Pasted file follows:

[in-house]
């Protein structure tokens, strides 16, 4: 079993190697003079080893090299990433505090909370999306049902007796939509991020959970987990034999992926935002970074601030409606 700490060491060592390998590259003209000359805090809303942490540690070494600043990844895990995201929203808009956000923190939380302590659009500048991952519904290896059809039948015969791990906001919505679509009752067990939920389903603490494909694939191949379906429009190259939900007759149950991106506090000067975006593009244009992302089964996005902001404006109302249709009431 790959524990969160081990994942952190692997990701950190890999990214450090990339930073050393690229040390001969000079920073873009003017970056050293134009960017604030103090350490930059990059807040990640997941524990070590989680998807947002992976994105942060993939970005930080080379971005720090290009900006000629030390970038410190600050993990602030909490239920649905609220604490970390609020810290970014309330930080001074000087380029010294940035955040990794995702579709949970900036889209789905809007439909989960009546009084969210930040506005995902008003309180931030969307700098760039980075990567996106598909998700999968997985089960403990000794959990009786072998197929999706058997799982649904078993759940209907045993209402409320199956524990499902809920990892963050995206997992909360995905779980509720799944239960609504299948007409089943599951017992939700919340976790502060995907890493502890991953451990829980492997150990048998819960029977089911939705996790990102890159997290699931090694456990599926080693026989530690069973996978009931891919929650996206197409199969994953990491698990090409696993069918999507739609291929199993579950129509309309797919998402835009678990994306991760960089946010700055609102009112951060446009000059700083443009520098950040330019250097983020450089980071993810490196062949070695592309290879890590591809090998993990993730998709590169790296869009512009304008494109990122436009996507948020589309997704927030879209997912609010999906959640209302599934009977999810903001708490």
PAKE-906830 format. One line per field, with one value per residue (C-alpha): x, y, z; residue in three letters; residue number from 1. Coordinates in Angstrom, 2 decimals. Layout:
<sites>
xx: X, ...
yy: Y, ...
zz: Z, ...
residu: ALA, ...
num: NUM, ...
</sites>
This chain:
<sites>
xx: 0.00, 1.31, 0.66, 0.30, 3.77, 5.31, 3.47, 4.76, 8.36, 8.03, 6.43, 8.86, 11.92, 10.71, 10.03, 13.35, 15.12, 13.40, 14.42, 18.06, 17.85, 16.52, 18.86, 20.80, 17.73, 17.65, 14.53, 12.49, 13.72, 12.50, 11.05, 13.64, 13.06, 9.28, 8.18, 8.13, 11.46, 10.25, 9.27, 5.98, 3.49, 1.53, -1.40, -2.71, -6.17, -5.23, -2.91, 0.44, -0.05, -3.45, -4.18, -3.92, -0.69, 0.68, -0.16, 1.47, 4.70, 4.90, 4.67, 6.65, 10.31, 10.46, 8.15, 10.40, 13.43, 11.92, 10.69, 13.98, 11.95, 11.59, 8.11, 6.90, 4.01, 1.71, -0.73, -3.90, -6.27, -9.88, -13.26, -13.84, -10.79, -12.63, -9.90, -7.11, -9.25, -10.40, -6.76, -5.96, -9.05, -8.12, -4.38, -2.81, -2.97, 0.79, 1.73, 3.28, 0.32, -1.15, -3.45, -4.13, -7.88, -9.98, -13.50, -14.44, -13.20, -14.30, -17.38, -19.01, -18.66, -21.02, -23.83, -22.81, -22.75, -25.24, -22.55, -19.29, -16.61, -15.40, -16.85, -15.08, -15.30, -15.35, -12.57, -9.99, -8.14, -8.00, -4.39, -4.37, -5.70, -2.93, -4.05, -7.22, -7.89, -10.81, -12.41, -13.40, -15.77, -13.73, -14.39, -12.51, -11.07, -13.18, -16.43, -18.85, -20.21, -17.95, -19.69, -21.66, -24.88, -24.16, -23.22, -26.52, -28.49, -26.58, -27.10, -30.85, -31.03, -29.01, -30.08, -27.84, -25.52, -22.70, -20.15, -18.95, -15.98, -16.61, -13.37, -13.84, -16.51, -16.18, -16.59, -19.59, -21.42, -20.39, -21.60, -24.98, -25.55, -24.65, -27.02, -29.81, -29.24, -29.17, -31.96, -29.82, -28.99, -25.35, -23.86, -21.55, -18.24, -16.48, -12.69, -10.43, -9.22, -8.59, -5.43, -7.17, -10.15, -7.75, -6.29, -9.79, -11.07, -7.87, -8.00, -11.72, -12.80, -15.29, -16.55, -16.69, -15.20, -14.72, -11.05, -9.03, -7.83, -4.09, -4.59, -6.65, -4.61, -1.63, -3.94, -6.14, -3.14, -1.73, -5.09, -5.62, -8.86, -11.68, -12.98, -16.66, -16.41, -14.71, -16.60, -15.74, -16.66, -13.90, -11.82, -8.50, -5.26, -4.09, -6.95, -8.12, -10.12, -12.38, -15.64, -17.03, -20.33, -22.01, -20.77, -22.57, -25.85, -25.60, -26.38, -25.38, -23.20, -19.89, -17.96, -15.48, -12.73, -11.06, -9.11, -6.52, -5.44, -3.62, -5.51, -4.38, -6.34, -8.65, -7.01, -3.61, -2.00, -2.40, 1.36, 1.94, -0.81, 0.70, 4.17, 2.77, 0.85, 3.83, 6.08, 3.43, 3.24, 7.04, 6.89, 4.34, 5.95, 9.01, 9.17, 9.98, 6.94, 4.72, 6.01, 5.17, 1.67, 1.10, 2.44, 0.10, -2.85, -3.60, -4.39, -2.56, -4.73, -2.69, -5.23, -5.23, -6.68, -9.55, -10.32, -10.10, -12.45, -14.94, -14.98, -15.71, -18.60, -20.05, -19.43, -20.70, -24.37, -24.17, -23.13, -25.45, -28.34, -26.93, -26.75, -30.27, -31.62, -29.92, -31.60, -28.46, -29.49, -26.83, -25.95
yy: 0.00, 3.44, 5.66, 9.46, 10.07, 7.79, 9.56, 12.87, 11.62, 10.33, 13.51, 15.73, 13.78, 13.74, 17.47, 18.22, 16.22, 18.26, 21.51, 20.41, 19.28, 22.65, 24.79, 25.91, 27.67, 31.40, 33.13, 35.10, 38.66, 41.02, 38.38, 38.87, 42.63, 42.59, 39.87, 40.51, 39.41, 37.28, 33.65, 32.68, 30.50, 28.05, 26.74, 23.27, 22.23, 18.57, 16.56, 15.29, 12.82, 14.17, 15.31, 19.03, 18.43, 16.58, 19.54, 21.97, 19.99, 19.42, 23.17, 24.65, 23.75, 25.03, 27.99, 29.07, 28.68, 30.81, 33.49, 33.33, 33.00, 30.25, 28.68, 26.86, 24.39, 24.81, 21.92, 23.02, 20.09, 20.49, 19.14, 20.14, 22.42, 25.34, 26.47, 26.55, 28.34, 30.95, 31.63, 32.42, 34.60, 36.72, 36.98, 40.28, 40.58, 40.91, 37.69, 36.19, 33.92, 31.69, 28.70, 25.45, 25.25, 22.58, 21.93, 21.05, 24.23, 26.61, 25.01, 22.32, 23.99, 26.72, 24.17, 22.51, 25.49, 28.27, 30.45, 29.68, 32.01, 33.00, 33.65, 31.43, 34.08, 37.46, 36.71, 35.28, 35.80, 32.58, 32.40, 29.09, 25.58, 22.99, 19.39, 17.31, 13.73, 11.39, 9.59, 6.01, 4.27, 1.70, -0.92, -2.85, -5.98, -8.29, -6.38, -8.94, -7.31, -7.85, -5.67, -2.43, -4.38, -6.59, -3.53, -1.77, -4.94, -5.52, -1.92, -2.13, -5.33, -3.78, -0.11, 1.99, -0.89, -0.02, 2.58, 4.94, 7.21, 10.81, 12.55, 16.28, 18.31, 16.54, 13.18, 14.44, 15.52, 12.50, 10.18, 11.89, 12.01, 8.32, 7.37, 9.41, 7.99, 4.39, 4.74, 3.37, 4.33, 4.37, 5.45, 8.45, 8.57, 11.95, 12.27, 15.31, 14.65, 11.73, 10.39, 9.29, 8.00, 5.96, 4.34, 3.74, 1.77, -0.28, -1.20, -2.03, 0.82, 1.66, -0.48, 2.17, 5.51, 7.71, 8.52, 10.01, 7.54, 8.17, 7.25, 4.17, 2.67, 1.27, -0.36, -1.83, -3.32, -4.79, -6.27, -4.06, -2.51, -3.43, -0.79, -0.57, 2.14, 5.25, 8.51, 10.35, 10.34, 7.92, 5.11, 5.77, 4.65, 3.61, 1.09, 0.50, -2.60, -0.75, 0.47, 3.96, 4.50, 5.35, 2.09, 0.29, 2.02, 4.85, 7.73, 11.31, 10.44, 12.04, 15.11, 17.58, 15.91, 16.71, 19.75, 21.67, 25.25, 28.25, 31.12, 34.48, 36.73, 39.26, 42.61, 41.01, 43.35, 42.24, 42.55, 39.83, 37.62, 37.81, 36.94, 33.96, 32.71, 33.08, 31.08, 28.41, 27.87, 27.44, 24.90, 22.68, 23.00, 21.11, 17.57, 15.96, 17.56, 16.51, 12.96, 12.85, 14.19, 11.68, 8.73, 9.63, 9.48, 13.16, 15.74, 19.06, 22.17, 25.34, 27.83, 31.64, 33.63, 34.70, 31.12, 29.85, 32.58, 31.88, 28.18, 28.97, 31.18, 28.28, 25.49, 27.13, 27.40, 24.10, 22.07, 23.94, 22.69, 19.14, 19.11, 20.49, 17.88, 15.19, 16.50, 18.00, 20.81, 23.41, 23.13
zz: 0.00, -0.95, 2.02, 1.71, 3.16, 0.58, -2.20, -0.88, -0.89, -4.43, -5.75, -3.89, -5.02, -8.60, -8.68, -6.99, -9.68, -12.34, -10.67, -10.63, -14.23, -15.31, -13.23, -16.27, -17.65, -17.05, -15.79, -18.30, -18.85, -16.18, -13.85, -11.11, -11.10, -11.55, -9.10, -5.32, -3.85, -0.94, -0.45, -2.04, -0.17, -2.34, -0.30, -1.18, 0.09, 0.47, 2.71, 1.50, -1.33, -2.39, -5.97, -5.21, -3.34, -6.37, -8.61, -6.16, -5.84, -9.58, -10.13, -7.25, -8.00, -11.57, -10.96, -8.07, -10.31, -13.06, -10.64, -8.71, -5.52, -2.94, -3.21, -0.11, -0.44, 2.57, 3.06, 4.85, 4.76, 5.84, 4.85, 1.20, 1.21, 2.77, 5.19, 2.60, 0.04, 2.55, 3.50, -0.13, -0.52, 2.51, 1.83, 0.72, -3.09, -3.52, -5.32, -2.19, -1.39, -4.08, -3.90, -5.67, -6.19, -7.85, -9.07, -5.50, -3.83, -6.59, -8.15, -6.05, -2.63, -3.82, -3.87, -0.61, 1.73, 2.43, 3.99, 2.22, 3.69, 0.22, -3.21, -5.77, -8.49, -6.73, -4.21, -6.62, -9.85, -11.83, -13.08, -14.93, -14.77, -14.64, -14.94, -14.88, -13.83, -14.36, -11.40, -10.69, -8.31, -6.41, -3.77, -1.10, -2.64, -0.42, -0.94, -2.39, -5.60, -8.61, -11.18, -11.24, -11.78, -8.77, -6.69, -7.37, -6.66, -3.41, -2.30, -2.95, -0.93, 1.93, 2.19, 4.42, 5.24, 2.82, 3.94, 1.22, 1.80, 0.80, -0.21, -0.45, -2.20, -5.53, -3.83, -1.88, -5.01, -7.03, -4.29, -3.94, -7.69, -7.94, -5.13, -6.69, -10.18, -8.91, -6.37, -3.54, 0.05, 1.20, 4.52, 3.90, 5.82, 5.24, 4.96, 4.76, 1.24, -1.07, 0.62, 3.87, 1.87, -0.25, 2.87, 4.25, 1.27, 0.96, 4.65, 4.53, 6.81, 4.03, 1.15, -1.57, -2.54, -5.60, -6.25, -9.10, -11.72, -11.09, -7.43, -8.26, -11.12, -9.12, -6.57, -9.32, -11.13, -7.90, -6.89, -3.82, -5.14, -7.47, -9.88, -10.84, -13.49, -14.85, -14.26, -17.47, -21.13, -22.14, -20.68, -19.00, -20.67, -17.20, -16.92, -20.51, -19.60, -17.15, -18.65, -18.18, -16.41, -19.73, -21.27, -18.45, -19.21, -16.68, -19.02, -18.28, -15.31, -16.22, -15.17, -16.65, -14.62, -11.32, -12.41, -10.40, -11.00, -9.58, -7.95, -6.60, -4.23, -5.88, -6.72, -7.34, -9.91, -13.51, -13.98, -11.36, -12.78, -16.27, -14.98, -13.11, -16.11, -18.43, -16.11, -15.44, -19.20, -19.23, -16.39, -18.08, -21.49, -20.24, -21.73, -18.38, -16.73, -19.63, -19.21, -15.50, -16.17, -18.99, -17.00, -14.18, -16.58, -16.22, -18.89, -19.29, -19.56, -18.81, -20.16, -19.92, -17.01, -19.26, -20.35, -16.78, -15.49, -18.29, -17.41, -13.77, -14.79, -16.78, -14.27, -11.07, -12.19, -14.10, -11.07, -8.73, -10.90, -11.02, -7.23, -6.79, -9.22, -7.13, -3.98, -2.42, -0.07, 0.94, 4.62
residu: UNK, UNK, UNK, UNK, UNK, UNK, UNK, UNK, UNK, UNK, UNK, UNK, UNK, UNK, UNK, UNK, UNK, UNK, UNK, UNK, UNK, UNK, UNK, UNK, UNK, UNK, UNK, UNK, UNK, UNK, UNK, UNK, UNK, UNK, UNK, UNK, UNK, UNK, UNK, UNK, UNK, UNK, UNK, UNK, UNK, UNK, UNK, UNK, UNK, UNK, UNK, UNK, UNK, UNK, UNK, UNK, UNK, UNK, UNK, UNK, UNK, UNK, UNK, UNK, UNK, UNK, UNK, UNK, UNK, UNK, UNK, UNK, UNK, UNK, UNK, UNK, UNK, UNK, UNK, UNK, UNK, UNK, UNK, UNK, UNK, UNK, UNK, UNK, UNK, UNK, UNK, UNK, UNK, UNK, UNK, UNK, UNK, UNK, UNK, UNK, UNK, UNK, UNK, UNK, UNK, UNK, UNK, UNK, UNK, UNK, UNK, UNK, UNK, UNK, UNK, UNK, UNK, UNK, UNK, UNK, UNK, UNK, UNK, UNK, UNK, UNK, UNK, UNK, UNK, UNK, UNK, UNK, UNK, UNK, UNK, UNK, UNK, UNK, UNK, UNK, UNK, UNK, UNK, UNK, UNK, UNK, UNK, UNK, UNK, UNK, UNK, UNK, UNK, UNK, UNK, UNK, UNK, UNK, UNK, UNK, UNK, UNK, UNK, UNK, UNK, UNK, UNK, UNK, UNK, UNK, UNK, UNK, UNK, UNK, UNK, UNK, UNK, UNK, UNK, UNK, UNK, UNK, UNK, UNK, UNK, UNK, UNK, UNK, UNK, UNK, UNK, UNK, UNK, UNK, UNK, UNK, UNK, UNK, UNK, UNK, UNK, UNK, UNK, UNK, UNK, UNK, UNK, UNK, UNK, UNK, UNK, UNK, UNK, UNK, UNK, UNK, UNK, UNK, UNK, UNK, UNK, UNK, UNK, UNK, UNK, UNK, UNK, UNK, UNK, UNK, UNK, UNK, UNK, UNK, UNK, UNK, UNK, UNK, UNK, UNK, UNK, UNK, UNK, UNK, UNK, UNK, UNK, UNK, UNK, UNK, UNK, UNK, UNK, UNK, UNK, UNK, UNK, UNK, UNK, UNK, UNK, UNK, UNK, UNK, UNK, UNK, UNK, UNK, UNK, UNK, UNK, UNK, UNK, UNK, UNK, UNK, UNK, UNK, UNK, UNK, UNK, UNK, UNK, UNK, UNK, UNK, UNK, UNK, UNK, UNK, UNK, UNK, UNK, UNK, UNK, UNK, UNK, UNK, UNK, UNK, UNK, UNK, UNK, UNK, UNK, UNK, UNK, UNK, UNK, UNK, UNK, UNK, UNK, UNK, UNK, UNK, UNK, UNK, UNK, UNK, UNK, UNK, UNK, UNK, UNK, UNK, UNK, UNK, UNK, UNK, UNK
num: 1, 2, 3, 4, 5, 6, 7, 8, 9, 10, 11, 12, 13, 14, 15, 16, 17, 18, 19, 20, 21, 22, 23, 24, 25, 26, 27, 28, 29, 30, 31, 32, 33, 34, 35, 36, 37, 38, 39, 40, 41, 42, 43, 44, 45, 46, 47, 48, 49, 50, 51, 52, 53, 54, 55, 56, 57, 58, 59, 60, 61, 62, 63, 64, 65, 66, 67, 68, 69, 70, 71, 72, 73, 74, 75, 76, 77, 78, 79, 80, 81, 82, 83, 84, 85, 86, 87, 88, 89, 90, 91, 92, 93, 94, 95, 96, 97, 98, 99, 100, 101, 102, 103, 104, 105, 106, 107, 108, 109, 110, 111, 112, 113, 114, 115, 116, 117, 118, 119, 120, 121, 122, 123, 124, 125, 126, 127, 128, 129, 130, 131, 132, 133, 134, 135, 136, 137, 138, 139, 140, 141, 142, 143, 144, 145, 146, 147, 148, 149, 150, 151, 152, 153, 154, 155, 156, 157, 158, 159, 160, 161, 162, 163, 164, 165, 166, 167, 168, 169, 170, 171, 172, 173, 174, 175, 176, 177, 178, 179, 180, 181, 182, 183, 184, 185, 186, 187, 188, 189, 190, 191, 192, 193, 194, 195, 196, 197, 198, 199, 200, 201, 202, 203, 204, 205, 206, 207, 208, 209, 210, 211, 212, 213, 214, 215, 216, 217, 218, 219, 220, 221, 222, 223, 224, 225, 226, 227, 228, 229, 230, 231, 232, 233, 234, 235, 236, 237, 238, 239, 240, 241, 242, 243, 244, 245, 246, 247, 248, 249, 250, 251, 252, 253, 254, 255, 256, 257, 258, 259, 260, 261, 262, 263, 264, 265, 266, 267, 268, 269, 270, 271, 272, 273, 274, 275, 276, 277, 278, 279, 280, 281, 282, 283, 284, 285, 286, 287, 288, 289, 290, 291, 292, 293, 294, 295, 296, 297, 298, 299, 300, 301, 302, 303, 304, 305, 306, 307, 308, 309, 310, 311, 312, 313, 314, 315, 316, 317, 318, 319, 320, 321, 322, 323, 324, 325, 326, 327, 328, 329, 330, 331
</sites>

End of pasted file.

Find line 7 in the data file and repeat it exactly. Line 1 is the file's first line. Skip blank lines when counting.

zz: Z, ...